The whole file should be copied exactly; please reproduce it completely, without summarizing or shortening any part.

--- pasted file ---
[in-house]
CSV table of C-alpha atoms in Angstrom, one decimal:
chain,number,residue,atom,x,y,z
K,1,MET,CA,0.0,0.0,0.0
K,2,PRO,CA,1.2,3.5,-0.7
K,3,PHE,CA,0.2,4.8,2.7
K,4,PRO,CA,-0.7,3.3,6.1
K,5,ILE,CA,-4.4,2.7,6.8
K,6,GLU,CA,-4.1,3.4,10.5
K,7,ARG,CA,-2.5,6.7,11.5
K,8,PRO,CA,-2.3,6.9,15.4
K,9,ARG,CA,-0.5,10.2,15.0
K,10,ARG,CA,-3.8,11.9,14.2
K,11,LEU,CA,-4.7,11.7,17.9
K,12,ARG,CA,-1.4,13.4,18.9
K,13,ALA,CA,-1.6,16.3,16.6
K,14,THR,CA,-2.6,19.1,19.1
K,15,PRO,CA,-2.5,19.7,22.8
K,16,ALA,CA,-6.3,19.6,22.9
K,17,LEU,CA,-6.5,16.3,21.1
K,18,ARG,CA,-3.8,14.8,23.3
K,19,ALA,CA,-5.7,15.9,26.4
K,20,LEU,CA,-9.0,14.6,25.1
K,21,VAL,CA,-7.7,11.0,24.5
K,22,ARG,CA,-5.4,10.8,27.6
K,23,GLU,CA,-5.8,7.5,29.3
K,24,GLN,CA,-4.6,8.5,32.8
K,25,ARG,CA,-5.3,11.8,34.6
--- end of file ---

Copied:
[in-house]
CSV table of C-alpha atoms in Angstrom, one decimal:
chain,number,residue,atom,x,y,z
K,1,MET,CA,0.0,0.0,0.0
K,2,PRO,CA,1.2,3.5,-0.7
K,3,PHE,CA,0.2,4.8,2.7
K,4,PRO,CA,-0.7,3.3,6.1
K,5,ILE,CA,-4.4,2.7,6.8
K,6,GLU,CA,-4.1,3.4,10.5
K,7,ARG,CA,-2.5,6.7,11.5
K,8,PRO,CA,-2.3,6.9,15.4
K,9,ARG,CA,-0.5,10.2,15.0
K,10,ARG,CA,-3.8,11.9,14.2
K,11,LEU,CA,-4.7,11.7,17.9
K,12,ARG,CA,-1.4,13.4,18.9
K,13,ALA,CA,-1.6,16.3,16.6
K,14,THR,CA,-2.6,19.1,19.1
K,15,PRO,CA,-2.5,19.7,22.8
K,16,ALA,CA,-6.3,19.6,22.9
K,17,LEU,CA,-6.5,16.3,21.1
K,18,ARG,CA,-3.8,14.8,23.3
K,19,ALA,CA,-5.7,15.9,26.4
K,20,LEU,CA,-9.0,14.6,25.1
K,21,VAL,CA,-7.7,11.0,24.5
K,22,ARG,CA,-5.4,10.8,27.6
K,23,GLU,CA,-5.8,7.5,29.3
K,24,GLN,CA,-4.6,8.5,32.8
K,25,ARG,CA,-5.3,11.8,34.6